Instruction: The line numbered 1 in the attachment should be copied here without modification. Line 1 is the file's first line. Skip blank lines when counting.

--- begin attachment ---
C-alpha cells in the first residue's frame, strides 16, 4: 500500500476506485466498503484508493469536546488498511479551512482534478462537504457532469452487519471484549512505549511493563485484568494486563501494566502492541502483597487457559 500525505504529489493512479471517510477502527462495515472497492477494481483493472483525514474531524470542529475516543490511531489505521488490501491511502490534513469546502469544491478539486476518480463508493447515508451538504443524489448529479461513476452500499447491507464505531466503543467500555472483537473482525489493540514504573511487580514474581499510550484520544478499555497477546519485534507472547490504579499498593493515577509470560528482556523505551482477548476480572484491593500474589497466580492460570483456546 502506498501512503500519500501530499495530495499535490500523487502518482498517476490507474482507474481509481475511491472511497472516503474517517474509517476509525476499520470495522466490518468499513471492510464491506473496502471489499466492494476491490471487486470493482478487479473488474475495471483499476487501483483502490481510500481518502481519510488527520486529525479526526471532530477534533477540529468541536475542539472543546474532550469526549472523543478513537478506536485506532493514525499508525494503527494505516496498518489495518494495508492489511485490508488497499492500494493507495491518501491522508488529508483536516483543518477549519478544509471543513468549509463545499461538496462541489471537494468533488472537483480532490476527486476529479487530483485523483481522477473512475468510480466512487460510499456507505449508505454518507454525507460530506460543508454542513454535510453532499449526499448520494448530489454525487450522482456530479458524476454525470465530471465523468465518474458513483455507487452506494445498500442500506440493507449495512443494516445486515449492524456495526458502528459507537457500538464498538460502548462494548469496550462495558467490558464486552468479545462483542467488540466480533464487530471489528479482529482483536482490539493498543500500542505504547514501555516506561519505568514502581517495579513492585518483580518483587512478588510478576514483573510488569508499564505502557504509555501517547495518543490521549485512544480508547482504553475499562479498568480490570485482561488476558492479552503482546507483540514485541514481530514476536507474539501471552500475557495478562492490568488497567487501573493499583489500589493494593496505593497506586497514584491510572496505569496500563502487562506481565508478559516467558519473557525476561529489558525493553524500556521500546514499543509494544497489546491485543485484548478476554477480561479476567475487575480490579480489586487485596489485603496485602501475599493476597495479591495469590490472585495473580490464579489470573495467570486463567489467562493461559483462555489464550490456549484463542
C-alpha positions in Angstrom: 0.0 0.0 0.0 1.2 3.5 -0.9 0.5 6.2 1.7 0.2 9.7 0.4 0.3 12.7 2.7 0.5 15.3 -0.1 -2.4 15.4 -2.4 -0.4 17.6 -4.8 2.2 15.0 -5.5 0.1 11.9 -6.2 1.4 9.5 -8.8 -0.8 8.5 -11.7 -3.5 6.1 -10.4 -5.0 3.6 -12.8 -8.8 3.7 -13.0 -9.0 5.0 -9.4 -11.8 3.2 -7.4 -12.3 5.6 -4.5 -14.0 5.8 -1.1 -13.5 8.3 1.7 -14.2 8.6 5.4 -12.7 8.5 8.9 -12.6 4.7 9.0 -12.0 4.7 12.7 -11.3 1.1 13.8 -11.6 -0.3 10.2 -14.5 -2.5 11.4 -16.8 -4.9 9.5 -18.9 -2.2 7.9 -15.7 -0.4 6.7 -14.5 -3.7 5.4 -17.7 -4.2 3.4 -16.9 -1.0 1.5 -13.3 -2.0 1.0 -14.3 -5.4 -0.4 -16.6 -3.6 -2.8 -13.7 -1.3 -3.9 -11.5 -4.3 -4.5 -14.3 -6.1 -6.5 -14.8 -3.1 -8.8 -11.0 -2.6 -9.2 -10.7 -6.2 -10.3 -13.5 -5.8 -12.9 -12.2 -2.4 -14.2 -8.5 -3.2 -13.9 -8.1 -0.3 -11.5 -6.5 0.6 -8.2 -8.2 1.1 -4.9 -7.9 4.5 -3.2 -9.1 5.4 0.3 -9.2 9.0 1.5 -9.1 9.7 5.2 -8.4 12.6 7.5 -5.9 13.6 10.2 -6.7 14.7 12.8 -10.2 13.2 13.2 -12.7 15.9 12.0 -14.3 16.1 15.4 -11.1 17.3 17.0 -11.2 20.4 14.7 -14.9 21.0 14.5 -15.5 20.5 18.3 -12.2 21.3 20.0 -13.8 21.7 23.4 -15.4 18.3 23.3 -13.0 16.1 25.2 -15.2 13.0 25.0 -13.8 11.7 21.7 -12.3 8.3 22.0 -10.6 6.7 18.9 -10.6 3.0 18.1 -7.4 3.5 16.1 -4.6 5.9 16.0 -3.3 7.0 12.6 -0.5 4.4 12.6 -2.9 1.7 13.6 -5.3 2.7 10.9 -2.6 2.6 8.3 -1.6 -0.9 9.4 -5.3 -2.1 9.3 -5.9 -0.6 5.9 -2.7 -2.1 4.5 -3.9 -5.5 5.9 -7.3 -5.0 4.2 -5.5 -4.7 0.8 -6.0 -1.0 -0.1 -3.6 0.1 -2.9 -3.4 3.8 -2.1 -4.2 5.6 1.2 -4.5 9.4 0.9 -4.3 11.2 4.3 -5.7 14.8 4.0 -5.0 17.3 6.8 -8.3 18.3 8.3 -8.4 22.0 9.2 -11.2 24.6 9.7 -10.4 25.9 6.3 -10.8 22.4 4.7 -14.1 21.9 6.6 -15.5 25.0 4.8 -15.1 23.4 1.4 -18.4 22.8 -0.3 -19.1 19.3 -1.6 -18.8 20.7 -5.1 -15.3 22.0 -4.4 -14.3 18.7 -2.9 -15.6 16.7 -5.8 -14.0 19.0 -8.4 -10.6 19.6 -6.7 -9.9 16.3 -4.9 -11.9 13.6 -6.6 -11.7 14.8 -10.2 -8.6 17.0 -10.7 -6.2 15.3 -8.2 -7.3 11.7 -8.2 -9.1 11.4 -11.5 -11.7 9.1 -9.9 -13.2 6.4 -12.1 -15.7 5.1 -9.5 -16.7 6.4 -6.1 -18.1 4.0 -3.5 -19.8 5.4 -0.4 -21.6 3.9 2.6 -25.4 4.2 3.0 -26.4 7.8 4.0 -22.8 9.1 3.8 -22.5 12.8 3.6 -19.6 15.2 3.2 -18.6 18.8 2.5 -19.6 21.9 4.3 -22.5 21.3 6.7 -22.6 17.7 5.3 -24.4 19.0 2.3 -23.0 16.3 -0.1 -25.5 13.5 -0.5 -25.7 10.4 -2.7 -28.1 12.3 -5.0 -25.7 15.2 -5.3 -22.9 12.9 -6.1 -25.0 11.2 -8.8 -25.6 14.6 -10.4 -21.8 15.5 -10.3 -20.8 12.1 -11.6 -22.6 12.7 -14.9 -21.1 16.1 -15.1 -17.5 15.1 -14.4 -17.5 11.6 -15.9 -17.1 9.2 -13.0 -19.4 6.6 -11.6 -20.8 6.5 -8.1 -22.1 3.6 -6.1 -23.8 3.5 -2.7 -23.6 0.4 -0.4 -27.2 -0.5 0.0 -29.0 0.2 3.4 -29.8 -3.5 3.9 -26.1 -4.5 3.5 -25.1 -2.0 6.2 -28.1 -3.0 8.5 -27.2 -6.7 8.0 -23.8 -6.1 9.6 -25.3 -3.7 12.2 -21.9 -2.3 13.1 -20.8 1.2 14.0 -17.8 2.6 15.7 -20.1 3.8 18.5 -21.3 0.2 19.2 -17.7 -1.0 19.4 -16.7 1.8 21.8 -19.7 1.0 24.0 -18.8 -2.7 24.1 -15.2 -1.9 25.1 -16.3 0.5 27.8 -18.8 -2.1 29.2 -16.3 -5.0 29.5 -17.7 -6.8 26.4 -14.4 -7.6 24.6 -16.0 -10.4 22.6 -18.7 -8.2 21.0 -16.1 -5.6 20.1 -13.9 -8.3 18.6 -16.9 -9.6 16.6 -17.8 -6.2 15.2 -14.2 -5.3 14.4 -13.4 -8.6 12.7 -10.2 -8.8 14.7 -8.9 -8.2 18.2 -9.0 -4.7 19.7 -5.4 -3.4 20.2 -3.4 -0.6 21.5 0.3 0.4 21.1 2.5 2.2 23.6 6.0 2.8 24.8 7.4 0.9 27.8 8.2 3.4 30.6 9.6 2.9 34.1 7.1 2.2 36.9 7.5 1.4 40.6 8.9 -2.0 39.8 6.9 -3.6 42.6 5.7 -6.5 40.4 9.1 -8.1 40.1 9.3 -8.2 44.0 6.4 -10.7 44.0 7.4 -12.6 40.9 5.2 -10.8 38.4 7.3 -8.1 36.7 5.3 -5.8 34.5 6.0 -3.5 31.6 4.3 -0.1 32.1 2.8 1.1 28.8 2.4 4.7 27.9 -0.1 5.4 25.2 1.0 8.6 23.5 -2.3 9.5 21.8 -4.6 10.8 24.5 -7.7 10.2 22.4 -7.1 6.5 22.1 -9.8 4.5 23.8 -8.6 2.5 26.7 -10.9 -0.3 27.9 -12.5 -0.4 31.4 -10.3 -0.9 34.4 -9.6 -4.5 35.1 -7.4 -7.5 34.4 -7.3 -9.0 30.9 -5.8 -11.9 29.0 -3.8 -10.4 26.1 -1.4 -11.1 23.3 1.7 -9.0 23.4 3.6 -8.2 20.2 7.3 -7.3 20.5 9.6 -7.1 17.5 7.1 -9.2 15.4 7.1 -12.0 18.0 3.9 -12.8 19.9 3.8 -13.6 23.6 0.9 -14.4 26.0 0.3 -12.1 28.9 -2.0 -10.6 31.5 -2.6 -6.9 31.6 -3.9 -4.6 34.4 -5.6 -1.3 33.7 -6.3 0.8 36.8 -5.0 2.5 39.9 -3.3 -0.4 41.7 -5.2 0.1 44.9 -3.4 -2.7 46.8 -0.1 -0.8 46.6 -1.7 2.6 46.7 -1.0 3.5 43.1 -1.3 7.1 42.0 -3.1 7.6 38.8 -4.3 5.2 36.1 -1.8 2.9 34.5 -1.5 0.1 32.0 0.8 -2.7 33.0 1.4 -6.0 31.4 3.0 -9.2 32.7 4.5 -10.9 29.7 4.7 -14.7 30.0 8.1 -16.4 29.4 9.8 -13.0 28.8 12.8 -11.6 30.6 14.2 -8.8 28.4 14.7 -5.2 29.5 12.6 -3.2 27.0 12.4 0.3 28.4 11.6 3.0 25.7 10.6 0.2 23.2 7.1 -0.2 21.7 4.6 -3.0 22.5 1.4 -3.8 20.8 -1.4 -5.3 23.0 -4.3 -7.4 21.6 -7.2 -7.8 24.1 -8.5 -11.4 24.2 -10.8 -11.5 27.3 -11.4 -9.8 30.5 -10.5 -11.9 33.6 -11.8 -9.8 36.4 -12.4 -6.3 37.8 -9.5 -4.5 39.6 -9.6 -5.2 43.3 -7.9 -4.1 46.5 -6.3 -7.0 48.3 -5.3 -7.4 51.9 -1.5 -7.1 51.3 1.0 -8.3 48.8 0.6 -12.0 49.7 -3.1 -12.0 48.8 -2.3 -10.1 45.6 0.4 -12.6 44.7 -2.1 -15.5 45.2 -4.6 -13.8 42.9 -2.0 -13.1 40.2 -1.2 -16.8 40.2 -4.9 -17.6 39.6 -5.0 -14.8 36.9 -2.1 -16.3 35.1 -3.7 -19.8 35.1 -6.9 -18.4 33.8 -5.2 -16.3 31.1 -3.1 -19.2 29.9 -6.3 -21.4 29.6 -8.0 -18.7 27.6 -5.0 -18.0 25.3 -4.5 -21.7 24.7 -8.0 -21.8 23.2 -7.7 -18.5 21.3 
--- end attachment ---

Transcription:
C-alpha cells in the first residue's frame, strides 16, 4: 500500500476506485466498503484508493469536546488498511479551512482534478462537504457532469452487519471484549512505549511493563485484568494486563501494566502492541502483597487457559 500525505504529489493512479471517510477502527462495515472497492477494481483493472483525514474531524470542529475516543490511531489505521488490501491511502490534513469546502469544491478539486476518480463508493447515508451538504443524489448529479461513476452500499447491507464505531466503543467500555472483537473482525489493540514504573511487580514474581499510550484520544478499555497477546519485534507472547490504579499498593493515577509470560528482556523505551482477548476480572484491593500474589497466580492460570483456546 502506498501512503500519500501530499495530495499535490500523487502518482498517476490507474482507474481509481475511491472511497472516503474517517474509517476509525476499520470495522466490518468499513471492510464491506473496502471489499466492494476491490471487486470493482478487479473488474475495471483499476487501483483502490481510500481518502481519510488527520486529525479526526471532530477534533477540529468541536475542539472543546474532550469526549472523543478513537478506536485506532493514525499508525494503527494505516496498518489495518494495508492489511485490508488497499492500494493507495491518501491522508488529508483536516483543518477549519478544509471543513468549509463545499461538496462541489471537494468533488472537483480532490476527486476529479487530483485523483481522477473512475468510480466512487460510499456507505449508505454518507454525507460530506460543508454542513454535510453532499449526499448520494448530489454525487450522482456530479458524476454525470465530471465523468465518474458513483455507487452506494445498500442500506440493507449495512443494516445486515449492524456495526458502528459507537457500538464498538460502548462494548469496550462495558467490558464486552468479545462483542467488540466480533464487530471489528479482529482483536482490539493498543500500542505504547514501555516506561519505568514502581517495579513492585518483580518483587512478588510478576514483573510488569508499564505502557504509555501517547495518543490521549485512544480508547482504553475499562479498568480490570485482561488476558492479552503482546507483540514485541514481530514476536507474539501471552500475557495478562492490568488497567487501573493499583489500589493494593496505593497506586497514584491510572496505569496500563502487562506481565508478559516467558519473557525476561529489558525493553524500556521500546514499543509494544497489546491485543485484548478476554477480561479476567475487575480490579480489586487485596489485603496485602501475599493476597495479591495469590490472585495473580490464579489470573495467570486463567489467562493461559483462555489464550490456549484463542